2 vt r

(9) (10) (11)

where r is the distance from the center of rotation to the point of interest, ω and α are the angular velocity and angular acceleration at that instant, and vt is the ˆ, as magnitude of the velocity at that instant. The velocity vector is given by v = vt t it is always directed tangent to the circular trajectory. 3. Mathematical tools. (a) Vectors. i. Three representations of vectors A. descriptive form: (magnitude, direction) B. ordered pair form: (x,y ) being the coordinates where the head of the vector points if the tail were located at the origin of a coordinate system. C. component form: xˆ i + yˆ j being the x component of the vector times the x-axis unit vector added to the y component of the vector times the y -axis unit vector ii. adding vectors (using all three forms) iii. multiplication by a scalar (using all three forms) iv. subtracting vectors (using all three forms) v. to project a vector and ﬁnd its components on any axis (including decomposing vectors into components) vi. convert vectors between diﬀerent forms. vii. ﬁnd unit vectors of arbitrary vectors. (b) using multi-dimensional position graphs: the direction of the velocity is 4. Useful models. 5. Strategies and tactics to solve scientiﬁc and engineering problems. • Strategy

where xo = x(0) is the initial position (the position of the particle at t = 0) and vxo = vx (0) is the initial velocity (the velocity of the particle at t = 0) These equations tell you the position, velocity, and acceleration at all points in time. (c) If the acceleration is constant, but non-zero, four useful equations can be derived that relate two speciﬁc points in time, called the initial time (ti ) and ﬁnal time (tf ), as well as the positions and velocities at those two times. In 1D deﬁned by an x-axis, they are vxf xf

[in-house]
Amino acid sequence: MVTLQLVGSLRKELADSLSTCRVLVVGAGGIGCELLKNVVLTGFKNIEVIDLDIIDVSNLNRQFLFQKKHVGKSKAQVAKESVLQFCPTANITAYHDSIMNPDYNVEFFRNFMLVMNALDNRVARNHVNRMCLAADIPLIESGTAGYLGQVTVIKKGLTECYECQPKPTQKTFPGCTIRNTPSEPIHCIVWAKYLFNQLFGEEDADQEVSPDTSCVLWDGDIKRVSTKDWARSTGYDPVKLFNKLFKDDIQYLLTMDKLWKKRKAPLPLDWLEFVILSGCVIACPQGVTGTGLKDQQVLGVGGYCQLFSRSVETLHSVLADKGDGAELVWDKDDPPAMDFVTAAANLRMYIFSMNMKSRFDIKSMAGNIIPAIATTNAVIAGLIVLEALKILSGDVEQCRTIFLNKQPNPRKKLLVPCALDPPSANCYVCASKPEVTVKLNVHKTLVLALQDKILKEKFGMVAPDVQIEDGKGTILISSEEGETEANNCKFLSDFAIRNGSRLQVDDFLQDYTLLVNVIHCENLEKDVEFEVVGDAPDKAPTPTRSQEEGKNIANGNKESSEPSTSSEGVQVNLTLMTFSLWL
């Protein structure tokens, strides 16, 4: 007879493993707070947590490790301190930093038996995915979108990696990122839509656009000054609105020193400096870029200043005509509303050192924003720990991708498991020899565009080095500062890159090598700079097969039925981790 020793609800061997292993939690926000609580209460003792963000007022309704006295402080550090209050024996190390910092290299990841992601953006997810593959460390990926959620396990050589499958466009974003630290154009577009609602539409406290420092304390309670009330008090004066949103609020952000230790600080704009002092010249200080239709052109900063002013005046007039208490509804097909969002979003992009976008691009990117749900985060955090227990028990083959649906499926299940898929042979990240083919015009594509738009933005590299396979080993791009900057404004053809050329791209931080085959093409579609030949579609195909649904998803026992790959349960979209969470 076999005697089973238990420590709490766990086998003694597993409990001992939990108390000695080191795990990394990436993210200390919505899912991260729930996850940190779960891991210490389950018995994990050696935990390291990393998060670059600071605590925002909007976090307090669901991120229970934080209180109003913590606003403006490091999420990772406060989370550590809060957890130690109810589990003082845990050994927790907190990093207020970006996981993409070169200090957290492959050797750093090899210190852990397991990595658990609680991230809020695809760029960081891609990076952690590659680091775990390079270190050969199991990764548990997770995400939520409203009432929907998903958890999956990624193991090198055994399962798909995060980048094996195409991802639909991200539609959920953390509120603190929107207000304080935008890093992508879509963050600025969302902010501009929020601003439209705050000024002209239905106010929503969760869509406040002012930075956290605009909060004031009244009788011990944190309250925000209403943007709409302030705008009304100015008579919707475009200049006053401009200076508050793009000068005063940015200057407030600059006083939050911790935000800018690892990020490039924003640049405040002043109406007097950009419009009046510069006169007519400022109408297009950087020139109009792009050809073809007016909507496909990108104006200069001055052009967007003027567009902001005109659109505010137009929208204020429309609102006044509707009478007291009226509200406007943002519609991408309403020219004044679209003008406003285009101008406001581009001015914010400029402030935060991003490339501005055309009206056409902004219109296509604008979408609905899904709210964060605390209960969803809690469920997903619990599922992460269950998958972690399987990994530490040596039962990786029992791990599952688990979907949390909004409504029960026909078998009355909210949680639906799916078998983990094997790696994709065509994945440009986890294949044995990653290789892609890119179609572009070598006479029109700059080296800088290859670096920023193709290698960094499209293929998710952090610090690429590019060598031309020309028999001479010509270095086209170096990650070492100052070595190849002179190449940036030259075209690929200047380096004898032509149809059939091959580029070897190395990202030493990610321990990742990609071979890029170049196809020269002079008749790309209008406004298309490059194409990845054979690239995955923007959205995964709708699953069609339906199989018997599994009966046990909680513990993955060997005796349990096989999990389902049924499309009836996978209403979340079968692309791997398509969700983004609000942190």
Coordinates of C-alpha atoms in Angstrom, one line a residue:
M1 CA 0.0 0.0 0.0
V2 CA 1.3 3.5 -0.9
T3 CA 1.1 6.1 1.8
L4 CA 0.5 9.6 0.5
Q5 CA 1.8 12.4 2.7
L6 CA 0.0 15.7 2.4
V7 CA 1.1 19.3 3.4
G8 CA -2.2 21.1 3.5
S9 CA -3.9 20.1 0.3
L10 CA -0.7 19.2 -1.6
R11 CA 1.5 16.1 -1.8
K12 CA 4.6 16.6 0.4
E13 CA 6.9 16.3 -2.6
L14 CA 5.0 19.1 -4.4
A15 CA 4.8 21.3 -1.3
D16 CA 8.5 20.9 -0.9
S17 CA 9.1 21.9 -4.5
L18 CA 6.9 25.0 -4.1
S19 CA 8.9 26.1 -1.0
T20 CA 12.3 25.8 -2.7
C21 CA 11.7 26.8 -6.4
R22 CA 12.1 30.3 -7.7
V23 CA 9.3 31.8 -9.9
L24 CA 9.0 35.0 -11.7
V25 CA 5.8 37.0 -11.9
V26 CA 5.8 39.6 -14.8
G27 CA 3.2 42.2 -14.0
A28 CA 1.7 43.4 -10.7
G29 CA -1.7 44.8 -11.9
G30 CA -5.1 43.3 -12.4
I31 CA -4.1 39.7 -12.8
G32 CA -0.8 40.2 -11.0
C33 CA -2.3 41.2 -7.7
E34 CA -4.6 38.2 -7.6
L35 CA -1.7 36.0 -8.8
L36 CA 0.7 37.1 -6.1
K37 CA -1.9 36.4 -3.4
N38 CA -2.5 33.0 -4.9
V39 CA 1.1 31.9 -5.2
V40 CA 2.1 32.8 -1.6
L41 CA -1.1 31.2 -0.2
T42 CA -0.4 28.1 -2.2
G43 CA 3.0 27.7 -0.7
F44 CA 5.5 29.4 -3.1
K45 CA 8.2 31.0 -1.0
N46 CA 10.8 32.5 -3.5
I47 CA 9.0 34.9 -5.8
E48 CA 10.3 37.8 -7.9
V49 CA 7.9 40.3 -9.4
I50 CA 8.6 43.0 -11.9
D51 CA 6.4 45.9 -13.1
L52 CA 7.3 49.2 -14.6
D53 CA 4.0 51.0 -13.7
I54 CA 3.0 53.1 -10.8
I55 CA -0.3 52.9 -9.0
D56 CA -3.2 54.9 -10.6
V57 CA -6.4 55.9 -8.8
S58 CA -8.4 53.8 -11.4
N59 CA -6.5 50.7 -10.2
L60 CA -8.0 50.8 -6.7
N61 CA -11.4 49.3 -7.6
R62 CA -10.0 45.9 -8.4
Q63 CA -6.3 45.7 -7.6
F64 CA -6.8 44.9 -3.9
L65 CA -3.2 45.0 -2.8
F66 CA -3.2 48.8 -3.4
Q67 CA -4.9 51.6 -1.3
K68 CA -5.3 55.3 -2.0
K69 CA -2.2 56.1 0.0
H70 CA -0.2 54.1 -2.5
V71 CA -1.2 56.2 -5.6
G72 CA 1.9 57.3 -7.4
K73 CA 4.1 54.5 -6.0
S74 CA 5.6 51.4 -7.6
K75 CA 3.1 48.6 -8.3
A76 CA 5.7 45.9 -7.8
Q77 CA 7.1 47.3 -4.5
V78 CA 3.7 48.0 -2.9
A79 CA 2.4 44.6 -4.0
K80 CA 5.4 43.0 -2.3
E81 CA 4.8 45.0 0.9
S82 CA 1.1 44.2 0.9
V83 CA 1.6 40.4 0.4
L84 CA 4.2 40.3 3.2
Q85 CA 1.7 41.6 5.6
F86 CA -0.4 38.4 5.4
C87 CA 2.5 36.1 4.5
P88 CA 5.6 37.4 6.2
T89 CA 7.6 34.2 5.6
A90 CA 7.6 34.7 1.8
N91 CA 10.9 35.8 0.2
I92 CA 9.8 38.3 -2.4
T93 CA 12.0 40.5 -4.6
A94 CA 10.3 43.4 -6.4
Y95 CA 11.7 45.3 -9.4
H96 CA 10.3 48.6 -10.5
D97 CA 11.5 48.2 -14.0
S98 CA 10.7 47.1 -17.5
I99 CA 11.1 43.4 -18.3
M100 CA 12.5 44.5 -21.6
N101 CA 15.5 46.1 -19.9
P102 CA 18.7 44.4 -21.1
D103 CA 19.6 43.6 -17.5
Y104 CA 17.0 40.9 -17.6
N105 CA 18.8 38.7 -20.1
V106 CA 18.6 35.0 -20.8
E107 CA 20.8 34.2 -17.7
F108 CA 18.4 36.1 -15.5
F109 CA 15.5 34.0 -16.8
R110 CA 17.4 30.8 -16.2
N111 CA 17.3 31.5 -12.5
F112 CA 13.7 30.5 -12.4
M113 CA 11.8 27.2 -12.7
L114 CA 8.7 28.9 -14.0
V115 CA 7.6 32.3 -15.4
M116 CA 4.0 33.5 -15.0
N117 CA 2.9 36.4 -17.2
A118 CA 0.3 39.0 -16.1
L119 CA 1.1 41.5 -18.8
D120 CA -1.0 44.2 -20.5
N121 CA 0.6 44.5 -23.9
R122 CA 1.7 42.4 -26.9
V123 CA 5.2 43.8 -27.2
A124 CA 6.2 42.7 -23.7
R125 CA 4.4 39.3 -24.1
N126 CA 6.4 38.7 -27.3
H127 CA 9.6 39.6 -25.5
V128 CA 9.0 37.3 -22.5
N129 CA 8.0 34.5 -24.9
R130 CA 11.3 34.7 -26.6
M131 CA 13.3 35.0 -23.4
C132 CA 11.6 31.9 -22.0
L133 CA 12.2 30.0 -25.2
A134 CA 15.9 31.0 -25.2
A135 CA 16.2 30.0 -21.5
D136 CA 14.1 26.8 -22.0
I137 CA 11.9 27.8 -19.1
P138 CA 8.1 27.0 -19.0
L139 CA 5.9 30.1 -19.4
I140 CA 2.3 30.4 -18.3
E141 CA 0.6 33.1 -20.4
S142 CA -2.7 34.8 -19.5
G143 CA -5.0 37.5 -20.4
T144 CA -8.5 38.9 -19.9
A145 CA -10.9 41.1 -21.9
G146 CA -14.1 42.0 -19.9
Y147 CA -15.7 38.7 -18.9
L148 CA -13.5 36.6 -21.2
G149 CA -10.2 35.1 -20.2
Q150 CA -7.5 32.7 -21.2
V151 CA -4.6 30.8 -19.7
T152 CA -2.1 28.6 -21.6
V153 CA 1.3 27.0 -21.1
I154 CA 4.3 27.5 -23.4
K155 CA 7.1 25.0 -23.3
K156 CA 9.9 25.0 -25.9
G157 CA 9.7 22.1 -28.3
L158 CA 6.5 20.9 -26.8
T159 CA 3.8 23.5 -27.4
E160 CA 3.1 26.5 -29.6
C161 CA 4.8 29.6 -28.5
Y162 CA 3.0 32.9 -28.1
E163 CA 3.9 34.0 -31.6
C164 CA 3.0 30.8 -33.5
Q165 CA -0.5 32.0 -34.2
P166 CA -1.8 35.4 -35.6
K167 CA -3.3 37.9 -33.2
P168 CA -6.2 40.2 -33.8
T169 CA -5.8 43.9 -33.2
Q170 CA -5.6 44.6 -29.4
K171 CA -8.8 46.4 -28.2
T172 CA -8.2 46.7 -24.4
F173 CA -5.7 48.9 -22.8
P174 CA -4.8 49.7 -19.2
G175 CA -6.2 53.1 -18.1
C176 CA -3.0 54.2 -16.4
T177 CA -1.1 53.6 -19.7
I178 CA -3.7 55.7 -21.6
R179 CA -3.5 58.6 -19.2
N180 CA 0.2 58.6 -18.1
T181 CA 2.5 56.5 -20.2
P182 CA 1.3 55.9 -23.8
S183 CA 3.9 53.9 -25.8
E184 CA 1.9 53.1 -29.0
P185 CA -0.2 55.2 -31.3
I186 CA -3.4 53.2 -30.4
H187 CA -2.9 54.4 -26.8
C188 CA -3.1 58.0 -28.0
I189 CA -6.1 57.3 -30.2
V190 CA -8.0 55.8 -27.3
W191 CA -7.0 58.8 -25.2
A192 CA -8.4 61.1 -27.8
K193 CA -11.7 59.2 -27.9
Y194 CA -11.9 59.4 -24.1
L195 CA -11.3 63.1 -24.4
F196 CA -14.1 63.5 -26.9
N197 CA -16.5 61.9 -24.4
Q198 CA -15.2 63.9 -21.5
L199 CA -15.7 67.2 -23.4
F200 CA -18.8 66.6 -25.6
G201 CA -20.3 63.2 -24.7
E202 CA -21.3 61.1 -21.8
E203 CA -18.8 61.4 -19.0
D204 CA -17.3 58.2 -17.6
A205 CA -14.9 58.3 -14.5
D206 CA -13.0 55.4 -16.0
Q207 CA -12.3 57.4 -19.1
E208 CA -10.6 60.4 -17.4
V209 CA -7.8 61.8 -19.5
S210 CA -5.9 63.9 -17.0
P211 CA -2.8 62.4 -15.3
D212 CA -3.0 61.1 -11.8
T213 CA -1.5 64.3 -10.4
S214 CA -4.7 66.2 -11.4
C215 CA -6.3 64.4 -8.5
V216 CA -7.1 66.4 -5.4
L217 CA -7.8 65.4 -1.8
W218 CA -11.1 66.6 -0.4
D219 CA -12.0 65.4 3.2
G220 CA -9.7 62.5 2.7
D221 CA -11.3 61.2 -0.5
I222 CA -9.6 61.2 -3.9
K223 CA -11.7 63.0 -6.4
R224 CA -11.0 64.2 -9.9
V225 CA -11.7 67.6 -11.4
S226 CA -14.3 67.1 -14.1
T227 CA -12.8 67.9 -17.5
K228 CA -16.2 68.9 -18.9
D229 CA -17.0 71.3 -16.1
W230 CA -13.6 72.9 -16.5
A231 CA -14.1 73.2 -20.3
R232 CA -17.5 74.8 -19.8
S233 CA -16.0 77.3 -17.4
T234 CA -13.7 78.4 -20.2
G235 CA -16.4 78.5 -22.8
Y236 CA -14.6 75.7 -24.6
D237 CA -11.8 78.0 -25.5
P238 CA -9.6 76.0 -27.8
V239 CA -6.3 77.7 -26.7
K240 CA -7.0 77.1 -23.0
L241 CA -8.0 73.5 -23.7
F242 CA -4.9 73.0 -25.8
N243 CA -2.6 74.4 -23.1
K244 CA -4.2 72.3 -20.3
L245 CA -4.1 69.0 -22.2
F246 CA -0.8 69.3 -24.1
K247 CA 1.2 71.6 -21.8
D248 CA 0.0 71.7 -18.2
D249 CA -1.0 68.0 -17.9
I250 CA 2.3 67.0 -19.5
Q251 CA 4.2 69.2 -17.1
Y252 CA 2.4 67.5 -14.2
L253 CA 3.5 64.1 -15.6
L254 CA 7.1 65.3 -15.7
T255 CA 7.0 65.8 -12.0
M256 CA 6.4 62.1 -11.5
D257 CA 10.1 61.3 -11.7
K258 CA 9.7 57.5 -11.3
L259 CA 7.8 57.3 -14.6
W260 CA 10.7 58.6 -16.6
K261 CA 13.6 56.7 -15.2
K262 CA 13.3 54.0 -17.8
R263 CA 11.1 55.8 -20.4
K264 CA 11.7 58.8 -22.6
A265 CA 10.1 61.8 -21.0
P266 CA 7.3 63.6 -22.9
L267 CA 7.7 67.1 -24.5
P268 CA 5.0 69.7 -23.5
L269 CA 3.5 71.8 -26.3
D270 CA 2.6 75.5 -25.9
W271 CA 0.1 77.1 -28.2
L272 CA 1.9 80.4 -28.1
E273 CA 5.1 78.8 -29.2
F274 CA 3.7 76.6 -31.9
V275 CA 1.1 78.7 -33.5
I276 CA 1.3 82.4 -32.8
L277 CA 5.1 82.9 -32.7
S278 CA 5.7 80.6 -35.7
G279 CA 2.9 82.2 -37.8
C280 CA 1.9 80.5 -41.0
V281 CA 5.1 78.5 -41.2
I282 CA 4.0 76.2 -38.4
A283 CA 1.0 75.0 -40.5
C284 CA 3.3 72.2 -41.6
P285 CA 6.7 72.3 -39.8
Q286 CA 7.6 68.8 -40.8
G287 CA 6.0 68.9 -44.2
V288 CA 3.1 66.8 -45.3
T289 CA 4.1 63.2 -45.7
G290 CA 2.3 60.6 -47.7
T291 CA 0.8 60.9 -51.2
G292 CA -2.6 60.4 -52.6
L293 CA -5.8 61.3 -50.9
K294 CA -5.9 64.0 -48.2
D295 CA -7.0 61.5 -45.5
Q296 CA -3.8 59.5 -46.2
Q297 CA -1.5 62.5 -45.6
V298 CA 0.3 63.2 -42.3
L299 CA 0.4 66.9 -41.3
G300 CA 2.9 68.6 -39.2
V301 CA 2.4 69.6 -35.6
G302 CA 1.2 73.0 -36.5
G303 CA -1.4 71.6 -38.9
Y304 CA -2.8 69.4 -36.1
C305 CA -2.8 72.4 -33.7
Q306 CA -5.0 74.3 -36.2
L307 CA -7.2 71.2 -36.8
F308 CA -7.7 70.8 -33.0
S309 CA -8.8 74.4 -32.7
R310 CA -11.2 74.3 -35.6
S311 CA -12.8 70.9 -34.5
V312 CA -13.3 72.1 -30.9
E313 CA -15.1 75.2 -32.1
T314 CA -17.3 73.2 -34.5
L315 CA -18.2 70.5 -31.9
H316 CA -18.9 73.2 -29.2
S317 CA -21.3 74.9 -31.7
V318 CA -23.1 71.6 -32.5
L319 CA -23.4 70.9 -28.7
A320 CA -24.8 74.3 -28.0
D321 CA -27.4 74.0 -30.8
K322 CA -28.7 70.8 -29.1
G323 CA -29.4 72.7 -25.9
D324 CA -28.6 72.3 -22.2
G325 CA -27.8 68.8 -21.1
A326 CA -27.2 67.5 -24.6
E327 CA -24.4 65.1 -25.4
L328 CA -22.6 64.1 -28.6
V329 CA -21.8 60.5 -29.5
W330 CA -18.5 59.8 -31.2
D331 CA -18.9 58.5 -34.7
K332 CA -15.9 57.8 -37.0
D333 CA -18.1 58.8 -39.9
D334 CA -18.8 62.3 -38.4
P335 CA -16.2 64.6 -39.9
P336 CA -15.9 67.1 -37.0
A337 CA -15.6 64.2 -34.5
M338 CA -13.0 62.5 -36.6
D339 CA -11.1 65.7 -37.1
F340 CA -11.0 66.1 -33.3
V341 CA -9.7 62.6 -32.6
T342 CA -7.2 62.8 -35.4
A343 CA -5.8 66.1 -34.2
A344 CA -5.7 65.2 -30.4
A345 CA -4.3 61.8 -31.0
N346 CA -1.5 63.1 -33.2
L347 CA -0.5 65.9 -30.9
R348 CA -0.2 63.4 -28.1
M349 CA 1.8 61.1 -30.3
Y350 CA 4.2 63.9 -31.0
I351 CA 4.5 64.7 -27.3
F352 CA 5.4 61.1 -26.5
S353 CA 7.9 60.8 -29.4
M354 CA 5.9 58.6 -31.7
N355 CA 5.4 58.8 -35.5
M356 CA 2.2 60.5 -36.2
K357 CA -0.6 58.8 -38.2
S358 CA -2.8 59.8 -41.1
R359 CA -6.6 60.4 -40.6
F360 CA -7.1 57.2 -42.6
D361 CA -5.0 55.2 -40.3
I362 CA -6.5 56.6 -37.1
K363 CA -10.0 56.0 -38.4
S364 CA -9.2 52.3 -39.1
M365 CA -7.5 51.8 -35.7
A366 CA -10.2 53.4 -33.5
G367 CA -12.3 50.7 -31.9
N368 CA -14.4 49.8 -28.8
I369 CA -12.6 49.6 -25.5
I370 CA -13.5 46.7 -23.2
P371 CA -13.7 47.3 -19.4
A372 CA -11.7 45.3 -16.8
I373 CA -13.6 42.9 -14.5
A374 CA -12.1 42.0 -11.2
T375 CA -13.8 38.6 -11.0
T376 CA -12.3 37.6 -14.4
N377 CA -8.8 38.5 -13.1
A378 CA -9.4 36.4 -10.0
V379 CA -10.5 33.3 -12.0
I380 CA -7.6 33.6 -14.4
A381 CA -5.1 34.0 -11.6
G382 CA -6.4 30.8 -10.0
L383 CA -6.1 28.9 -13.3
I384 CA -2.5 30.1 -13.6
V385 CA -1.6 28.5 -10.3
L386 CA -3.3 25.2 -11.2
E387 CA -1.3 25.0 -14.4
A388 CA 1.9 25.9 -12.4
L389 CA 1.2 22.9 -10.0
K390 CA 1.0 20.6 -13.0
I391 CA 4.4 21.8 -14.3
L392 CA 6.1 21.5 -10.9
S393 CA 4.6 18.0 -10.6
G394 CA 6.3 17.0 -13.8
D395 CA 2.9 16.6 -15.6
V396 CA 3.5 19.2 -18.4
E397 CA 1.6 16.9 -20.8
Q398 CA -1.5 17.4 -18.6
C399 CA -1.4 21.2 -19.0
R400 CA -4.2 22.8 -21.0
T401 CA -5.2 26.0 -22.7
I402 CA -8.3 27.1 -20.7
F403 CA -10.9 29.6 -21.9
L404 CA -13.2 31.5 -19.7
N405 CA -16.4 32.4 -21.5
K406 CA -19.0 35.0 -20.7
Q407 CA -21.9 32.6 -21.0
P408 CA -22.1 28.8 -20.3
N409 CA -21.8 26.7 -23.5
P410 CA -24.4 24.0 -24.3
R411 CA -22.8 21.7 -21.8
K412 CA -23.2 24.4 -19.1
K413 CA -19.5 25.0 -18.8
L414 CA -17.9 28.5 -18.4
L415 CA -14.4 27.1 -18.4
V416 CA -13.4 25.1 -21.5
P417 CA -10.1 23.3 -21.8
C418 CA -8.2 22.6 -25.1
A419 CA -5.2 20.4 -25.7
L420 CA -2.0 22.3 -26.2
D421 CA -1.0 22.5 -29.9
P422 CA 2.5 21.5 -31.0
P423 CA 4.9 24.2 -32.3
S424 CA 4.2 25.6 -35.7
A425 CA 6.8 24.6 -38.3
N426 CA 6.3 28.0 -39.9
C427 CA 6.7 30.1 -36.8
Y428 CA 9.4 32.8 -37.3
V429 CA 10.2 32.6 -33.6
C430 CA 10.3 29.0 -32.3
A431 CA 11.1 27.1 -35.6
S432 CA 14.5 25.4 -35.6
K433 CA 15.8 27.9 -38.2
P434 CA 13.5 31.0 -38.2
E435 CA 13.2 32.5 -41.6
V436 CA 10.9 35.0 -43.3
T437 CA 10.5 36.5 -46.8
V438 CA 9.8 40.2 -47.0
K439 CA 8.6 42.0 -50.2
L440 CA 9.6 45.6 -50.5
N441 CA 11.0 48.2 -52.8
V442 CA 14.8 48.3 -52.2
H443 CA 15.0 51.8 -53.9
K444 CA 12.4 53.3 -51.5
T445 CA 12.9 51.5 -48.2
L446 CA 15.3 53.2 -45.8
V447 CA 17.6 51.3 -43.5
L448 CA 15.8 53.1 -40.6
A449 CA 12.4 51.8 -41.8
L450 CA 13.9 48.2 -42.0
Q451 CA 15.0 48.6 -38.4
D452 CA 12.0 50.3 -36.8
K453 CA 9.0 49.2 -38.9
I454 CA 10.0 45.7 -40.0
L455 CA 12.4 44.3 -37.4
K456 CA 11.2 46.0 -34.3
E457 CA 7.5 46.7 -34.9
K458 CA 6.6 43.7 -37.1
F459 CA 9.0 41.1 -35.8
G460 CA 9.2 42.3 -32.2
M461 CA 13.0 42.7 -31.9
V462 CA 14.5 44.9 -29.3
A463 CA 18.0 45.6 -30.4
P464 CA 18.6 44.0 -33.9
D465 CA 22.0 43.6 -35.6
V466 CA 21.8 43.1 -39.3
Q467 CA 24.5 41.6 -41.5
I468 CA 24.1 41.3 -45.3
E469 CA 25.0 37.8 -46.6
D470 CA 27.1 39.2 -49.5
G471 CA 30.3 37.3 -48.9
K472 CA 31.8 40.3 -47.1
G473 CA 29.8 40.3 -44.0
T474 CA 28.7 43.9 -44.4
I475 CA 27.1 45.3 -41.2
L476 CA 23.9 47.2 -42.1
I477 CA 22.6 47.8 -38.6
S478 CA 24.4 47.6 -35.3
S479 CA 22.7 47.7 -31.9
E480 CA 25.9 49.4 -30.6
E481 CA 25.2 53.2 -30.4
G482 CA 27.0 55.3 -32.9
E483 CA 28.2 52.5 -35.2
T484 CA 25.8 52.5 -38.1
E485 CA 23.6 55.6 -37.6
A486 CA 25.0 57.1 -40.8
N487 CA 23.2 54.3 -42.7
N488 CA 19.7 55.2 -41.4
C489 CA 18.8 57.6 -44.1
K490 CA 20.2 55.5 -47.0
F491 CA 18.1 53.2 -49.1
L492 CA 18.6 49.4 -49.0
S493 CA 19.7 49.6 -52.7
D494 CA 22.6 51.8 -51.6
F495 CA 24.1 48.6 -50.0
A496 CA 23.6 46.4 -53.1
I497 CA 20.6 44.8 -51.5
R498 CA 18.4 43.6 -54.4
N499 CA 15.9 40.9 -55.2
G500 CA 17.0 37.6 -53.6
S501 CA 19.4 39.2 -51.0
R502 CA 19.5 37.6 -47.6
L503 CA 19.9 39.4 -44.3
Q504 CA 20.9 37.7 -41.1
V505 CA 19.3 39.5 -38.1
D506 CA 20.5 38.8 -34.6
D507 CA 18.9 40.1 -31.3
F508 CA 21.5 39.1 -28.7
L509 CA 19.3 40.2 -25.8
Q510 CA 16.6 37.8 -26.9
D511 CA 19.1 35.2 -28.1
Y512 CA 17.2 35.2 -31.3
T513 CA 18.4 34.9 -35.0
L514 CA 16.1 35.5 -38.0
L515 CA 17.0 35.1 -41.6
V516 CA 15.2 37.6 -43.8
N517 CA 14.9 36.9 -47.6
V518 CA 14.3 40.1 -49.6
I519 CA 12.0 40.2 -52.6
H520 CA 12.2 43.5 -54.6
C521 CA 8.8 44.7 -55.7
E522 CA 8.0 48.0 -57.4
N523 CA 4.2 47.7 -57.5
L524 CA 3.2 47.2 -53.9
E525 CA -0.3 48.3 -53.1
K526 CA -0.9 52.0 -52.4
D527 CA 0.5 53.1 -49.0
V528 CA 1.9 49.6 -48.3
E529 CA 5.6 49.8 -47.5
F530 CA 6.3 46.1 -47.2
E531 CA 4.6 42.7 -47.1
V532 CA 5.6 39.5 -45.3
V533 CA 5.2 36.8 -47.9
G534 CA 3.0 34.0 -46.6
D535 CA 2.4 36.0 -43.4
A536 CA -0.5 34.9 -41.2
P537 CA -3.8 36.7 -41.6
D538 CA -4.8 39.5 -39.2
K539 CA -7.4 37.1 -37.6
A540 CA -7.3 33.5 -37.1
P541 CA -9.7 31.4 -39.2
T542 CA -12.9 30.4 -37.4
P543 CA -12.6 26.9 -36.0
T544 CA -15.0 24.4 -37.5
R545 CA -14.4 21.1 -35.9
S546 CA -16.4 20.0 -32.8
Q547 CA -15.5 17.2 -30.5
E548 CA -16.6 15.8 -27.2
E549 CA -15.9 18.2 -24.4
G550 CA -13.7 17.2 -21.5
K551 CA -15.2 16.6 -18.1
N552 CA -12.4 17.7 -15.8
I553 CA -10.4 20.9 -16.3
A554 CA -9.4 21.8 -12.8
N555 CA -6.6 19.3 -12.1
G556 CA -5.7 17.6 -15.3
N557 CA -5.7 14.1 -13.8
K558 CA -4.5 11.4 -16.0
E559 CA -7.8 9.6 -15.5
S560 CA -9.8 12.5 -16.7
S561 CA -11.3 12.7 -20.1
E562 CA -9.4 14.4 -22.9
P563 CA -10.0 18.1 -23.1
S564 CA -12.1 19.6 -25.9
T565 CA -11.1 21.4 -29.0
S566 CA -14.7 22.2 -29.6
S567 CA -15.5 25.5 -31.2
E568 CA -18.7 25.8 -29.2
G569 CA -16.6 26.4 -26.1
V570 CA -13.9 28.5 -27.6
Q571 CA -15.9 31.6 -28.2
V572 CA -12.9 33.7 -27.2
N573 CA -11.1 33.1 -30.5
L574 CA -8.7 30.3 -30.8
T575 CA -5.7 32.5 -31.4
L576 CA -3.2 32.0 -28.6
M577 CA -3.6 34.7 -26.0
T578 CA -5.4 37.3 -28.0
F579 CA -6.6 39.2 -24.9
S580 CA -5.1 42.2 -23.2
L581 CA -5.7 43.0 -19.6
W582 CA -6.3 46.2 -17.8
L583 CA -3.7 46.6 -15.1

2 vxf

= vxi + ax ∆t 1 = xi + vxi(∆t) + ax (∆t)2 2 2 = vxi + 2ax ∆x vxf + vxi = xi + ∆t 2

(4) (5) (6) (7)

xf

(d) Simple Harmonic Motion occurs when the motion of a one-dimensional object is described by a sinusoidal function of time. It can be written as x(t) = A cos(ω t + φo ). i. ii. iii. iv. v. (8)

where xi = x(ti ), xf = x(tf ), vi = vx (ti ), vf = vx(tf ), ∆t = tf − ti , and ∆x = xf − xi .

A is the amplitude and describes the maximum displacement. ω is the angular frequency and describes how fast the system is oscillating back and forth. φo is the phase constant and describes at what point in the oscillation the system starts. The period, T is the time necessary for one oscillation. The frequency, f is given by f = 1/T , and describes the number of oscillations the system undergoes every second. vi. The angular frequency is related to the period and frequency by ω = 2π /T = 2π f .